choking the oceans - oil containment boom

by:Demi     2019-09-13
choking the oceans  -  oil containment boom
The big garbage patch in the Pacific Ocean is expanding-there is only one way to make it smaller.
Plastic is everywhere in the world.
It's on our cars and carpets and we wrap it around the food we eat and almost all the other products we consume.
It has become a key lubricant for globalization-but it has killed our future in a way that most of us barely realize.
I just came back with a team of scientists from the sea for six weeks, study in the Great Pacific Garbage belt-this is the latitude of our land Desert, one of the five main garbage belts drifting north and south of the equator.
While this was my tenth voyage to the area, I was very shocked to see a sharp increase in the amount of plastic waste since my last trip in 2009.
A wide variety of plastics, from toothbrushes to tires, to illegible debris, floating hundreds of miles above our marine research ship Alguita
We even came across a floating island with dozens of plastic floats for oyster farming that you can walk on the island.
Plastic is now one of the most common contaminants in the world's marine waters.
Driven by wind, tides, and water flow, plastic particles, together with other debris, form a huge vortex-like viscous accumulation zone, which oceanologists call gyres, which accounts for 40% of the surface of the Earth's oceans, about 25% of the Earth.
No scientist, environmental activist, entrepreneur, national or international government agency is able to establish a comprehensive way to recycle the plastic waste that covers our land, which will inevitably scratch into the sea.
In a 2010 study I conducted on the Los Angeles and St. Gabriel River, we inferred about 2.
In just three days of sampling, 3 billion pieces of plastic-from polystyrene foam to tiny pieces and particles-flowed into coastal waters from the city center of Southern California.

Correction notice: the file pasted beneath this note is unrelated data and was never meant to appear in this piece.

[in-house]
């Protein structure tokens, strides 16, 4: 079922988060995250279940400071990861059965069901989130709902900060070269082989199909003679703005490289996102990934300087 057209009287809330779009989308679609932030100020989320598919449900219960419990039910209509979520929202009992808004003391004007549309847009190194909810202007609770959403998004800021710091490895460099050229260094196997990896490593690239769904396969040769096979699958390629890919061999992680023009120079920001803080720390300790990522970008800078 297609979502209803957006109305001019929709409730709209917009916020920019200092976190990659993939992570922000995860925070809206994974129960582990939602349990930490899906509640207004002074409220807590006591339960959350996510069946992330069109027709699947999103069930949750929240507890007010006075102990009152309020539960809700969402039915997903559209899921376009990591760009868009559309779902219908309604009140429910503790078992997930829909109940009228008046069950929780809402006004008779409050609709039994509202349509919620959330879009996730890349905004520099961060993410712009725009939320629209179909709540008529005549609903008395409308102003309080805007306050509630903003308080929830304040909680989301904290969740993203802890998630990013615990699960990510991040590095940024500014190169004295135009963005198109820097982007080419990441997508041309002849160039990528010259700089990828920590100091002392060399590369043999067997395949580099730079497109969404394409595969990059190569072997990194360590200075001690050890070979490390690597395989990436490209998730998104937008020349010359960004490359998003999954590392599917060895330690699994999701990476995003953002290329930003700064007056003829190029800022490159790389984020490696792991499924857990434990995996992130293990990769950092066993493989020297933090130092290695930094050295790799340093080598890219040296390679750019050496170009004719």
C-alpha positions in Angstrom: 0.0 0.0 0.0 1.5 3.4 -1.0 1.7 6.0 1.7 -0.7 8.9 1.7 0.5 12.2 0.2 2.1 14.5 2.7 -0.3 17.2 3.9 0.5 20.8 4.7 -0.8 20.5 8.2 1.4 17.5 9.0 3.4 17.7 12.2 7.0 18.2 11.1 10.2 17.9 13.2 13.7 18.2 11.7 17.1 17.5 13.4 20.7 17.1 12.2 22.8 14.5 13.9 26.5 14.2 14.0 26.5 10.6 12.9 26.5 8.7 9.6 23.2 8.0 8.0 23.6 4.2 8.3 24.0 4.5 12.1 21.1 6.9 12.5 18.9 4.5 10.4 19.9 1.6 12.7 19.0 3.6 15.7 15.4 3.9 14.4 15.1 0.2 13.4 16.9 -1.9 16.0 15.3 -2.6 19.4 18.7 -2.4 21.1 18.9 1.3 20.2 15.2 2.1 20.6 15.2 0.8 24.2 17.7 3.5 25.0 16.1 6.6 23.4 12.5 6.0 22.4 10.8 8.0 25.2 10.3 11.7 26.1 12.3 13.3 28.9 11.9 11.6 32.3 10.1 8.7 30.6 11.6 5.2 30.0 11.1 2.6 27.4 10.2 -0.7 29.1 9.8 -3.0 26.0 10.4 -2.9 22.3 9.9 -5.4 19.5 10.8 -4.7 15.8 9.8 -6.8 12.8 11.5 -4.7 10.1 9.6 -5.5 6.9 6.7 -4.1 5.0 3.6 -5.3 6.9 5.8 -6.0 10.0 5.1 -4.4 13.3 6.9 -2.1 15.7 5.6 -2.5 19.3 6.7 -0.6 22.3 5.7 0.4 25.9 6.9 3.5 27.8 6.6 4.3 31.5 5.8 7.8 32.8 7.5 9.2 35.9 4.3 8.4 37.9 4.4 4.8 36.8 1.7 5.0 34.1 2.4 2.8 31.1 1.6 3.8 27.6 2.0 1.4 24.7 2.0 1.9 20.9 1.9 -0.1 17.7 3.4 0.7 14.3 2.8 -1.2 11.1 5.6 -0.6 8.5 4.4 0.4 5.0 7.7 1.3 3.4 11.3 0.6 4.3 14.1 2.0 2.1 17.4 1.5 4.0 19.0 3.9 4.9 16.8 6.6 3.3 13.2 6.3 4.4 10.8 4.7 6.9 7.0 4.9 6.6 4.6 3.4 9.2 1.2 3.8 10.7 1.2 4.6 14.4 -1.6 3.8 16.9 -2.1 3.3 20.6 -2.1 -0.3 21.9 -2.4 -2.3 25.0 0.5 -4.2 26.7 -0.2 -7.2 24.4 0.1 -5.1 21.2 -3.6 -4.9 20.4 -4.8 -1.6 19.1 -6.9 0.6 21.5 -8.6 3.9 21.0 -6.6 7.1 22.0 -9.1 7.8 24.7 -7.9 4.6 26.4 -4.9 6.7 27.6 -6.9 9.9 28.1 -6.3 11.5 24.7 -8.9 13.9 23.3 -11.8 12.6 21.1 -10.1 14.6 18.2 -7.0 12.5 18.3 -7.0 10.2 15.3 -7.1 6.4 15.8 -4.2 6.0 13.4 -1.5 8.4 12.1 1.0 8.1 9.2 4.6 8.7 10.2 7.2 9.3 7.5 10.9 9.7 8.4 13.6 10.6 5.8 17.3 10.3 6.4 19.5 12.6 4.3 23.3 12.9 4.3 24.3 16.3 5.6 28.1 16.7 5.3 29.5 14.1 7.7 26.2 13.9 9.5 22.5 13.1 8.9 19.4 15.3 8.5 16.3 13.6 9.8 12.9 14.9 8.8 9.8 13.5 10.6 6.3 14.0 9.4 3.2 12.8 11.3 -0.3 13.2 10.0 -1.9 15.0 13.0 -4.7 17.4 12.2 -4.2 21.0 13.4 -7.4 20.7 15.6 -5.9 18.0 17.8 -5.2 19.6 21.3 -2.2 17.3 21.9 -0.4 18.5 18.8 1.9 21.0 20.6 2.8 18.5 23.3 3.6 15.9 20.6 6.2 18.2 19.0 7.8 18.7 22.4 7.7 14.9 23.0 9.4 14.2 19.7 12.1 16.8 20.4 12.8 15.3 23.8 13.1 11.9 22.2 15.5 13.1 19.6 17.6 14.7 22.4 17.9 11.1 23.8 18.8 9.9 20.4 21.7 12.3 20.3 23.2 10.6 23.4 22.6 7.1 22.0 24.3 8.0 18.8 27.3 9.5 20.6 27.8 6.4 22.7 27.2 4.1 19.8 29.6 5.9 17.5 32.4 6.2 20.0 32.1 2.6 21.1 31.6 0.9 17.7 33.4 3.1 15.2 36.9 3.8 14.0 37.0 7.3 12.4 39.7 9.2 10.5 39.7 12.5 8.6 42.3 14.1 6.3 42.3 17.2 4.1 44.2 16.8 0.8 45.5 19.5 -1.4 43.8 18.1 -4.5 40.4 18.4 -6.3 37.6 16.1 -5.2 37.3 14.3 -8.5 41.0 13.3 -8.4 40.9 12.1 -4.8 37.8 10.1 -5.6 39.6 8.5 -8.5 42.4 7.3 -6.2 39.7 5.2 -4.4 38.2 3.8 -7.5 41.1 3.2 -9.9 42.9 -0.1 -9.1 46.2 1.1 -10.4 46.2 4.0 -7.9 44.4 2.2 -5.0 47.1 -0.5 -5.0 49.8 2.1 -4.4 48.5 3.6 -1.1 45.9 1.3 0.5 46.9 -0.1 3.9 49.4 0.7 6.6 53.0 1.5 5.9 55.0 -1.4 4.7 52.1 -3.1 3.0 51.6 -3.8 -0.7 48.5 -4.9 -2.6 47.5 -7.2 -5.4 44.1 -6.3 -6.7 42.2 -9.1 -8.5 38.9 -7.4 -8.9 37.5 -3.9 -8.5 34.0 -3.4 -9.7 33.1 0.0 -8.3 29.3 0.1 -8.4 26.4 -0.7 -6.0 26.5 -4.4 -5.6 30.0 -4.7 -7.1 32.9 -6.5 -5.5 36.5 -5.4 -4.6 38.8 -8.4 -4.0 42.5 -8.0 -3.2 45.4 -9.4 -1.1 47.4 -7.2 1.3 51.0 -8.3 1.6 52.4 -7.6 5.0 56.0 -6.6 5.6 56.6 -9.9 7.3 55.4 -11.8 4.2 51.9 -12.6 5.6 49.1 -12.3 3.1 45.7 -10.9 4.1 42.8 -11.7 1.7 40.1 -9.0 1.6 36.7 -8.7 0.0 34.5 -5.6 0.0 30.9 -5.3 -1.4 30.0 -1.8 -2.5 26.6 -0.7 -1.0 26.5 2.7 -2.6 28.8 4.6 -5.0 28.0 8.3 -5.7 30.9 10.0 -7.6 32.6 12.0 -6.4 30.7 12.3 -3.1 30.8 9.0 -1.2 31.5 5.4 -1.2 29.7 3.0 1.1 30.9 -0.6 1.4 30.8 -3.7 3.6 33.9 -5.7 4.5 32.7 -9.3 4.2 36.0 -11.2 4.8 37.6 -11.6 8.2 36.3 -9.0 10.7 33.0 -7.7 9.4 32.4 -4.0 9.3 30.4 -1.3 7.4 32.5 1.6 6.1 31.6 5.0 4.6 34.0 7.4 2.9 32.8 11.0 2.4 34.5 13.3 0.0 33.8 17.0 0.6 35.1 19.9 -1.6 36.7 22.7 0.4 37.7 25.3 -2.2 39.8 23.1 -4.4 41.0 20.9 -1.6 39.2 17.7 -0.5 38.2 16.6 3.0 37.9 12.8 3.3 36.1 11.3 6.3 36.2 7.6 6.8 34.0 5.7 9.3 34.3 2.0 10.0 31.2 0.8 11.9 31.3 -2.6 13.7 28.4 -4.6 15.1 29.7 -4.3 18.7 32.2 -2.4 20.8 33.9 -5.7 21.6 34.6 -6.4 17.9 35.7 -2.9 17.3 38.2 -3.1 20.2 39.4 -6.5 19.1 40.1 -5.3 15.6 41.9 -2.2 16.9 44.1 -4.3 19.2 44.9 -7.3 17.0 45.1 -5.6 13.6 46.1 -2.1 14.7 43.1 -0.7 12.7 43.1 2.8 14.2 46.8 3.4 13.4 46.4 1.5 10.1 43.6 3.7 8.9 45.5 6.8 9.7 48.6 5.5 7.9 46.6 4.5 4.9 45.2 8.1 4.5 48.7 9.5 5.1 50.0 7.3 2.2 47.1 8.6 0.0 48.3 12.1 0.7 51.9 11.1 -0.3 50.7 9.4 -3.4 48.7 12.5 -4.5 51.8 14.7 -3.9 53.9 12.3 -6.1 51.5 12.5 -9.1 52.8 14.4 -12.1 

There are many harmful consequences of human "plastic footprint", some are known, some are not yet discovered.
We know that the degradation of plastic is very slow and will break down into tiny pieces in a few centuries. long process.
We know that plastic debris will wrap around and slowly kill millions of marine life;
Hundreds of species mistake plastic for their natural food, consuming toxic substances, causing liver and stomach abnormalities in fish and birds, often choking or starving them.
We know that one of the main bait fish in the ocean, the lantern fish, eating a large amount of plastic debris threatens their future as a source of tuna, salmon nutritious food, and the other ocean fish we eat increases the amount of synthetic chemicals that we now carry in our bodies that were unknown before 1950.
We suspect that stray plastic waste kills more animals than climate change-a hypothesis that needs to be tested carefully.
On a recent voyage, we studied the effects of pollution, and when looking for invasive species and plastic, we took blood and liver samples from fish
Related contaminants that cause abnormal protein and hormones.
While we hope that our research will make an important contribution to scientific knowledge, they cover only a small part of the broader problem.
The reality is that only humans are prevented.